U.S. consumer sentiment cooled more than forecast in January, adding to signs consumers may be growing less optimistic as vaccinations roll out amid soaring new infections.

The University of Michigan’s preliminary sentiment index fell to 79.2 from 80.7 last month, data released Friday showed. The figure fell below the forecast in Bloomberg’s survey of economists that had called for a slight pullback to 79.5.

The gauge of current conditions fell 2.3 points to 87.7, while a measure of expectations dropped 0.8 point to 73.8, according to the survey conducted Jan. 2-13.

The slightly more downbeat sentiment reading signals consumers may be starting the year with less faith in the economic recovery as soaring virus cases lead to new restrictions just as inoculations become more available. Nearly 1 million Americans filed for unemployment benefits last week after the biggest jump in claims since March, a report showed Thursday.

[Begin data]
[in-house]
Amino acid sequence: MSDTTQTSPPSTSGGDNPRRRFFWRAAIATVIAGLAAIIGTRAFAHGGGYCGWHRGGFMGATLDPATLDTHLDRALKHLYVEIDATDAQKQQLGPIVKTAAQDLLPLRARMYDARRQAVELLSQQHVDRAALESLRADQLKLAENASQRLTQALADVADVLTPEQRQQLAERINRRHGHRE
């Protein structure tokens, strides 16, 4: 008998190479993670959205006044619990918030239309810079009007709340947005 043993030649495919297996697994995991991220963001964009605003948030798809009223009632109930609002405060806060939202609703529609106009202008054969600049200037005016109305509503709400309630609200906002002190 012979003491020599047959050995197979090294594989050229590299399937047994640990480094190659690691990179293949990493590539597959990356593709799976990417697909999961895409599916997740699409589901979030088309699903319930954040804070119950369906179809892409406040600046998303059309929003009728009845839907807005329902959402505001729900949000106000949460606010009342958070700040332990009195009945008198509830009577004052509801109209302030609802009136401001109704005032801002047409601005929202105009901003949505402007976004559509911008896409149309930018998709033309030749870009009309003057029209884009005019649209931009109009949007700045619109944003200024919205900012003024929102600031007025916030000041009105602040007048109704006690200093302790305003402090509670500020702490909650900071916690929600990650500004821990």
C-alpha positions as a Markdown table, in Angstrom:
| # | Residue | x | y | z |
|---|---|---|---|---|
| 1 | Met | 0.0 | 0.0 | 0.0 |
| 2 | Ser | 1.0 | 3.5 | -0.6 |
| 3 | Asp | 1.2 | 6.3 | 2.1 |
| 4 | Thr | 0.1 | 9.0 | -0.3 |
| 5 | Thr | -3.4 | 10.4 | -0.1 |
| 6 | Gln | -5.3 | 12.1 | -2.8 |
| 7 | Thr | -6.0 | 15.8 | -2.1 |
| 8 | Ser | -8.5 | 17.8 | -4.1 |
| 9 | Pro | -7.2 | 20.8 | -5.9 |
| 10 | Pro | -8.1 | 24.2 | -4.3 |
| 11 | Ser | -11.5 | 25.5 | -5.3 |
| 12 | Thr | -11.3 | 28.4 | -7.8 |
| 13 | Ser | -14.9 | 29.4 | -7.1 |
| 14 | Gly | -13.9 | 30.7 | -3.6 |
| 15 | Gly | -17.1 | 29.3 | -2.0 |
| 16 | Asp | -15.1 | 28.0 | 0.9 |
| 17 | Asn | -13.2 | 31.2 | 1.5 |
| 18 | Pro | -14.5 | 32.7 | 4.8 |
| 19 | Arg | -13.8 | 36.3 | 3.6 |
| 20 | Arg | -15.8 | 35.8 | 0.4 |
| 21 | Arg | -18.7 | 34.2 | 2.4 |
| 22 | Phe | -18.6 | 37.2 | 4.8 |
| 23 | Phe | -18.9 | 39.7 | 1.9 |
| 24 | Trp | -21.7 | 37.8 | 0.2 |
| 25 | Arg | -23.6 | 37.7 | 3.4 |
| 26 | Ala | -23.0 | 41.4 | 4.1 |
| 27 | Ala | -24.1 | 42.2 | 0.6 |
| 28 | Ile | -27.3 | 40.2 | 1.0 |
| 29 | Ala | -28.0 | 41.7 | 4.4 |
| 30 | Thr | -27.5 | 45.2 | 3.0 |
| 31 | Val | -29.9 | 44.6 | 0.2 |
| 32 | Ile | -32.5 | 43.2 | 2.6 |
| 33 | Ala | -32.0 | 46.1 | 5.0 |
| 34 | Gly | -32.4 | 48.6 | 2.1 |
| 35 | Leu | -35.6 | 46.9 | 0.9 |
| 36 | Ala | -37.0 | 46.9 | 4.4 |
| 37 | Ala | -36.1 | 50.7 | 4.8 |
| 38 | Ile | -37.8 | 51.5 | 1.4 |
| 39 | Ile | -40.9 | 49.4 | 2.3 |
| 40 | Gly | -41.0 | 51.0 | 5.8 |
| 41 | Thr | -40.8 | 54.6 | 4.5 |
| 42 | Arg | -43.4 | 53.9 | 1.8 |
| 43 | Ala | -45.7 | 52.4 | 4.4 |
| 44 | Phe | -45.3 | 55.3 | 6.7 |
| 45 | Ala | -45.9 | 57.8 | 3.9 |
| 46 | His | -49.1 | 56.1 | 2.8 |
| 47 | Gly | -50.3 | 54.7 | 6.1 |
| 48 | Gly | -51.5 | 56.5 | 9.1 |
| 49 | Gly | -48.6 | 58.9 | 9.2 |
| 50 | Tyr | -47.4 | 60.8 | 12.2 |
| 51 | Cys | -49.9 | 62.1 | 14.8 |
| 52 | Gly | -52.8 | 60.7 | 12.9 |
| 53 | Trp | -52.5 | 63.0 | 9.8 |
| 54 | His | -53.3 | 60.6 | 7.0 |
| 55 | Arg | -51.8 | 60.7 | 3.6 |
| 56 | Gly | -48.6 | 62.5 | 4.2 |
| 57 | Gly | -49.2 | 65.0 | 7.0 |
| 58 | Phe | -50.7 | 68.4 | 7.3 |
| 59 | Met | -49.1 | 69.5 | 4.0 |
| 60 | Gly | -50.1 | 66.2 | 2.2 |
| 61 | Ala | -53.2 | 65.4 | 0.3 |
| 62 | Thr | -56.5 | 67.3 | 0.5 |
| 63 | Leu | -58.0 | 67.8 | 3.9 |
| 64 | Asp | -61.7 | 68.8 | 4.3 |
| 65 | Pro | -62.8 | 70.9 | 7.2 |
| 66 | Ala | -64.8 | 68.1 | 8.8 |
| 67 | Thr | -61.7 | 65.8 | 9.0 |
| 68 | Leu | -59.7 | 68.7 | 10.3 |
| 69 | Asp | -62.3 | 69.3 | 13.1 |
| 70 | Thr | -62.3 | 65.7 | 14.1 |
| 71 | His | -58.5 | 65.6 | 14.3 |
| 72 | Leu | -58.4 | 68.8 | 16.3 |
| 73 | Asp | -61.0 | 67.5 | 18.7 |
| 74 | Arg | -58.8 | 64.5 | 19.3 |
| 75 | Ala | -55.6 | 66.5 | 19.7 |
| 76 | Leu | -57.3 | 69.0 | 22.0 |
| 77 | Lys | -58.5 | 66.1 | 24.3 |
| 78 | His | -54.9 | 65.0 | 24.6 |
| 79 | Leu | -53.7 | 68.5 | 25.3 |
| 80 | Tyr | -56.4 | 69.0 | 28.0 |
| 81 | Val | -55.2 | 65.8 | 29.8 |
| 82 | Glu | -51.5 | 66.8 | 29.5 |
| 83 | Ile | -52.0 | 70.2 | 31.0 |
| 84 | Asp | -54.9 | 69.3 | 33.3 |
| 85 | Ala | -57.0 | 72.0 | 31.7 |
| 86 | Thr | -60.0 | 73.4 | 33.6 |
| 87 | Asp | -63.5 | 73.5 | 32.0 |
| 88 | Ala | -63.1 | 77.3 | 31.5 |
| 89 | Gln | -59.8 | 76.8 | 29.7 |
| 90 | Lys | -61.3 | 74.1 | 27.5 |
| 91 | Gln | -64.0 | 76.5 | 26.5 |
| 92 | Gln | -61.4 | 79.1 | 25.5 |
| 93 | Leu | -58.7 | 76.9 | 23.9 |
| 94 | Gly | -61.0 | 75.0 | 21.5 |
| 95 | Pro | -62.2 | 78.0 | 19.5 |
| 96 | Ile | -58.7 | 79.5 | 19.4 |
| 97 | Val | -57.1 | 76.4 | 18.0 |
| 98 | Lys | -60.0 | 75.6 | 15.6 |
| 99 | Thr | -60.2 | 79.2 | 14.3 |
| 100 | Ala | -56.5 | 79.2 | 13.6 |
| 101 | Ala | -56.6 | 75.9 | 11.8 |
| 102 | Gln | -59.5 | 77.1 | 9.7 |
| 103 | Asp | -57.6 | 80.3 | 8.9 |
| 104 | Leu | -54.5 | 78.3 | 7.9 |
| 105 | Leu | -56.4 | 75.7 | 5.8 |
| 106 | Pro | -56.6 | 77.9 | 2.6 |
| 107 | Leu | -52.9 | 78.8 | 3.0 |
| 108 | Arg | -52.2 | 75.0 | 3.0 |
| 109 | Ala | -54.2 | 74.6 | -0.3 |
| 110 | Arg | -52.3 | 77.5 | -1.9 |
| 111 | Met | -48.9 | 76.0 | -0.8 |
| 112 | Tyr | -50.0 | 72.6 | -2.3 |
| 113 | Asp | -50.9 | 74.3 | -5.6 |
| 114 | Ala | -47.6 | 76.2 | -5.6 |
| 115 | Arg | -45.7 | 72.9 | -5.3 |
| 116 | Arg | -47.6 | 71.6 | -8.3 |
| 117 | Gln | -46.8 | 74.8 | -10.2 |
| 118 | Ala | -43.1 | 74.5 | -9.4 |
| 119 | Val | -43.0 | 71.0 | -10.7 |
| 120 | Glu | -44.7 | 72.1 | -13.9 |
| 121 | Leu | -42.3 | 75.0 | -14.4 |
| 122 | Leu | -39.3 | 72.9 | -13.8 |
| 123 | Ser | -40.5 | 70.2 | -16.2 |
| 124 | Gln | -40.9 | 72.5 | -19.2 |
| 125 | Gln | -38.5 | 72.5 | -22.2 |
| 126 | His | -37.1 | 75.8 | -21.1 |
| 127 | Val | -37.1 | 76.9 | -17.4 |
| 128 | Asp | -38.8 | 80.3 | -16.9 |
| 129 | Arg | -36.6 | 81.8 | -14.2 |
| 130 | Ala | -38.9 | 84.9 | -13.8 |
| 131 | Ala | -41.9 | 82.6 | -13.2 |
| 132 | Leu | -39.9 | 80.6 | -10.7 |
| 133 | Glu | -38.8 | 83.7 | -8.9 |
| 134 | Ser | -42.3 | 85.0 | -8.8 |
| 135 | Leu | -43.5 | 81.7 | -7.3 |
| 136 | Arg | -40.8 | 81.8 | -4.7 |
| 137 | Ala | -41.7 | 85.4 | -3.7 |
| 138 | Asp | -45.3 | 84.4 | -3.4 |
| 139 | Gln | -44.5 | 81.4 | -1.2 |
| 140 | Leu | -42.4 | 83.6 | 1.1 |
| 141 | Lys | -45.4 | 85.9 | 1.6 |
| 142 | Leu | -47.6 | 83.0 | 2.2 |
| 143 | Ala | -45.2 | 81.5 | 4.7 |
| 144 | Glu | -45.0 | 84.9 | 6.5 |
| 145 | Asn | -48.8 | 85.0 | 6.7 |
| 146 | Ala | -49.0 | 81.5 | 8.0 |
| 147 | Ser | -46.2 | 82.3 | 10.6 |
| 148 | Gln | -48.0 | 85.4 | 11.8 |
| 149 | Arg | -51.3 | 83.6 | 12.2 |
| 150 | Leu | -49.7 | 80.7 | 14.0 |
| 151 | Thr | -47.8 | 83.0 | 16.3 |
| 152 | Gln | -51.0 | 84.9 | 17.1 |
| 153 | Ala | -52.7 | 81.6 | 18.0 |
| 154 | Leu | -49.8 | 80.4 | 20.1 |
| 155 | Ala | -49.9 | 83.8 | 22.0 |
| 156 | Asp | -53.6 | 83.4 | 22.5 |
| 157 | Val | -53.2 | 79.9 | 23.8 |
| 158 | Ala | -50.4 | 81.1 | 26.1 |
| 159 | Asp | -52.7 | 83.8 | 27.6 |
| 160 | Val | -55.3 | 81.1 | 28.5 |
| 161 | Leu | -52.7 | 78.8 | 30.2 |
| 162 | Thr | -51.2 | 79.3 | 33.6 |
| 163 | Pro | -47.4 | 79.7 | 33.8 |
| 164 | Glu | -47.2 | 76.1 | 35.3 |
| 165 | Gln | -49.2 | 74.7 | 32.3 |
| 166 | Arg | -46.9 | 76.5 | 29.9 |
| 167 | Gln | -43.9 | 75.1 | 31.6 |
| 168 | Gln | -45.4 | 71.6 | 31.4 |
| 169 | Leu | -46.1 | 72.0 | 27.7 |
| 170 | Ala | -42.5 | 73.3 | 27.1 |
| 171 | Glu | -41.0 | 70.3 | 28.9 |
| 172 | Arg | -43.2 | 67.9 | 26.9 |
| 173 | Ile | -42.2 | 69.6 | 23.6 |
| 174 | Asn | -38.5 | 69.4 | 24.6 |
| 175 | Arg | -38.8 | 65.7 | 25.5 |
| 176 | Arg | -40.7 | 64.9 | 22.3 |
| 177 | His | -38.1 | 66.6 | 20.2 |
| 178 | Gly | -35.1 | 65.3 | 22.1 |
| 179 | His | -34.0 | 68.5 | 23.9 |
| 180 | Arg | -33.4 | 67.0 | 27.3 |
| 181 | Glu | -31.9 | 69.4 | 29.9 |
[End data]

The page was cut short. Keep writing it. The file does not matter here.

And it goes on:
The report also showed inflation expectations picking up. Consumers expect a year-ahead inflation rate of 3, up from 2.5 per cent readings both last month and a year earlier. The five-year estimate rose to 2.7 per cent from 2.5 per cent.

A separate report earlier Friday showed that retail sales decreased 0.7 per cent in December from the prior month, the latest indication that the new year may face a shaky start. Meanwhile, more support may be on the way: President-elect Joe Biden said Thursday he will ask Congress for US$1.9 trillion to fund immediate relief for the economy.